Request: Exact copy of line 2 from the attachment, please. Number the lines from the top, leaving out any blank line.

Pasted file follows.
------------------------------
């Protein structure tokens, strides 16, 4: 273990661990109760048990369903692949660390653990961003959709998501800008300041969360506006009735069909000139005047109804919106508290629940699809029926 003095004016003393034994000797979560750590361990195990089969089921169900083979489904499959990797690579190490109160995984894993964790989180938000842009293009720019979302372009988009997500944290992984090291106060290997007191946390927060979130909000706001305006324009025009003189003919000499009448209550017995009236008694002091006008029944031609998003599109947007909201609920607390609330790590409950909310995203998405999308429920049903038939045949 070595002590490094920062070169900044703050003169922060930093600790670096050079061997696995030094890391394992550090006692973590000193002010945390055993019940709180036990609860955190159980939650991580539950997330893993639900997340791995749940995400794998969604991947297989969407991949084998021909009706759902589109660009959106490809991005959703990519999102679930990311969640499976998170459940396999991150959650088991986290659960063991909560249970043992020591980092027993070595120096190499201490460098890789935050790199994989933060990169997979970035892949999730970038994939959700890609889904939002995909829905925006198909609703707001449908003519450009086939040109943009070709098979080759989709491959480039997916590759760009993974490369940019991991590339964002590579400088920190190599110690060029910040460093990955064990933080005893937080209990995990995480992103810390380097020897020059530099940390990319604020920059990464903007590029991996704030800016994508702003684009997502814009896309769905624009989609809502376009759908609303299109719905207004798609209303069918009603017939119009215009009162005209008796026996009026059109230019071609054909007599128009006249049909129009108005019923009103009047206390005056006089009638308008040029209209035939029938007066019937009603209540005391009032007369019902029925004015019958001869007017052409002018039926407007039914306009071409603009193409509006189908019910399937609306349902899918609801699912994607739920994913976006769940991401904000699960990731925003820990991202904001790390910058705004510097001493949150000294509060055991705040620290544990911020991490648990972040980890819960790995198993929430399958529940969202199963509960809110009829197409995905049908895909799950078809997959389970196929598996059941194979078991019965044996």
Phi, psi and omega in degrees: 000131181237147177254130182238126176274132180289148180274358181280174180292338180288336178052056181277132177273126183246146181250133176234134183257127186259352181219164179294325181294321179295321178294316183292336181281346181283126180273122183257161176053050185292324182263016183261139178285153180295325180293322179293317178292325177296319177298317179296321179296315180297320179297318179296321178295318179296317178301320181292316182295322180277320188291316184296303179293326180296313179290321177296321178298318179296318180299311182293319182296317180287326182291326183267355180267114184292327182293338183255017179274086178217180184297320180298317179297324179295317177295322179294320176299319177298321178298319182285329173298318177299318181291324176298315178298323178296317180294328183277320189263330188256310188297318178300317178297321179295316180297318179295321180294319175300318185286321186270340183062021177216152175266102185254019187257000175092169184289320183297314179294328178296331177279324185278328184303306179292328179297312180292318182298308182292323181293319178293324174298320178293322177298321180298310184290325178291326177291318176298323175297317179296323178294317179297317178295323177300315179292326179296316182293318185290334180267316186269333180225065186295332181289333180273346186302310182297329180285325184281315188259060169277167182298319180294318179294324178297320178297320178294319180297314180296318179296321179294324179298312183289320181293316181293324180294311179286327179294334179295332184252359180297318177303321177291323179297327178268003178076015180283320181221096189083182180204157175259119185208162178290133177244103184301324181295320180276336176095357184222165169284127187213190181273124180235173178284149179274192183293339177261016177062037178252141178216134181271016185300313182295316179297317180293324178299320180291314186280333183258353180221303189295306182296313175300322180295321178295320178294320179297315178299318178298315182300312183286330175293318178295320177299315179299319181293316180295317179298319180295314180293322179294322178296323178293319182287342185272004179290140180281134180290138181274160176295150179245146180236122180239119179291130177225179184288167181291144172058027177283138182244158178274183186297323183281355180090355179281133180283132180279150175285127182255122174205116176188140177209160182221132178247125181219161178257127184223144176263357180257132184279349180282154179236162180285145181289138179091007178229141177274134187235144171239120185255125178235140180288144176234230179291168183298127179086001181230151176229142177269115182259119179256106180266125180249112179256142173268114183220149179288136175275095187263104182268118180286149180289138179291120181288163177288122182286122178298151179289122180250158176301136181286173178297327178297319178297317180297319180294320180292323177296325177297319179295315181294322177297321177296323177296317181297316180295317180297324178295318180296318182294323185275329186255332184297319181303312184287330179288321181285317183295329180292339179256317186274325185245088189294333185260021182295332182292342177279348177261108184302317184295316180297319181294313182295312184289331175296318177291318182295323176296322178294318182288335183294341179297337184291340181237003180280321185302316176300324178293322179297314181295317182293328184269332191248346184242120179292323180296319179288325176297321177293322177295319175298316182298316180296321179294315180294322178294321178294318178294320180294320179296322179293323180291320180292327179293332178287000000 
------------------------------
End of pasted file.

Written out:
Phi, psi and omega in degrees: 000131181237147177254130182238126176274132180289148180274358181280174180292338180288336178052056181277132177273126183246146181250133176234134183257127186259352181219164179294325181294321179295321178294316183292336181281346181283126180273122183257161176053050185292324182263016183261139178285153180295325180293322179293317178292325177296319177298317179296321179296315180297320179297318179296321178295318179296317178301320181292316182295322180277320188291316184296303179293326180296313179290321177296321178298318179296318180299311182293319182296317180287326182291326183267355180267114184292327182293338183255017179274086178217180184297320180298317179297324179295317177295322179294320176299319177298321178298319182285329173298318177299318181291324176298315178298323178296317180294328183277320189263330188256310188297318178300317178297321179295316180297318179295321180294319175300318185286321186270340183062021177216152175266102185254019187257000175092169184289320183297314179294328178296331177279324185278328184303306179292328179297312180292318182298308182292323181293319178293324174298320178293322177298321180298310184290325178291326177291318176298323175297317179296323178294317179297317178295323177300315179292326179296316182293318185290334180267316186269333180225065186295332181289333180273346186302310182297329180285325184281315188259060169277167182298319180294318179294324178297320178297320178294319180297314180296318179296321179294324179298312183289320181293316181293324180294311179286327179294334179295332184252359180297318177303321177291323179297327178268003178076015180283320181221096189083182180204157175259119185208162178290133177244103184301324181295320180276336176095357184222165169284127187213190181273124180235173178284149179274192183293339177261016177062037178252141178216134181271016185300313182295316179297317180293324178299320180291314186280333183258353180221303189295306182296313175300322180295321178295320178294320179297315178299318178298315182300312183286330175293318178295320177299315179299319181293316180295317179298319180295314180293322179294322178296323178293319182287342185272004179290140180281134180290138181274160176295150179245146180236122180239119179291130177225179184288167181291144172058027177283138182244158178274183186297323183281355180090355179281133180283132180279150175285127182255122174205116176188140177209160182221132178247125181219161178257127184223144176263357180257132184279349180282154179236162180285145181289138179091007178229141177274134187235144171239120185255125178235140180288144176234230179291168183298127179086001181230151176229142177269115182259119179256106180266125180249112179256142173268114183220149179288136175275095187263104182268118180286149180289138179291120181288163177288122182286122178298151179289122180250158176301136181286173178297327178297319178297317180297319180294320180292323177296325177297319179295315181294322177297321177296323177296317181297316180295317180297324178295318180296318182294323185275329186255332184297319181303312184287330179288321181285317183295329180292339179256317186274325185245088189294333185260021182295332182292342177279348177261108184302317184295316180297319181294313182295312184289331175296318177291318182295323176296322178294318182288335183294341179297337184291340181237003180280321185302316176300324178293322179297314181295317182293328184269332191248346184242120179292323180296319179288325176297321177293322177295319175298316182298316180296321179294315180294322178294321178294318178294320180294320179296322179293323180291320180292327179293332178287000000 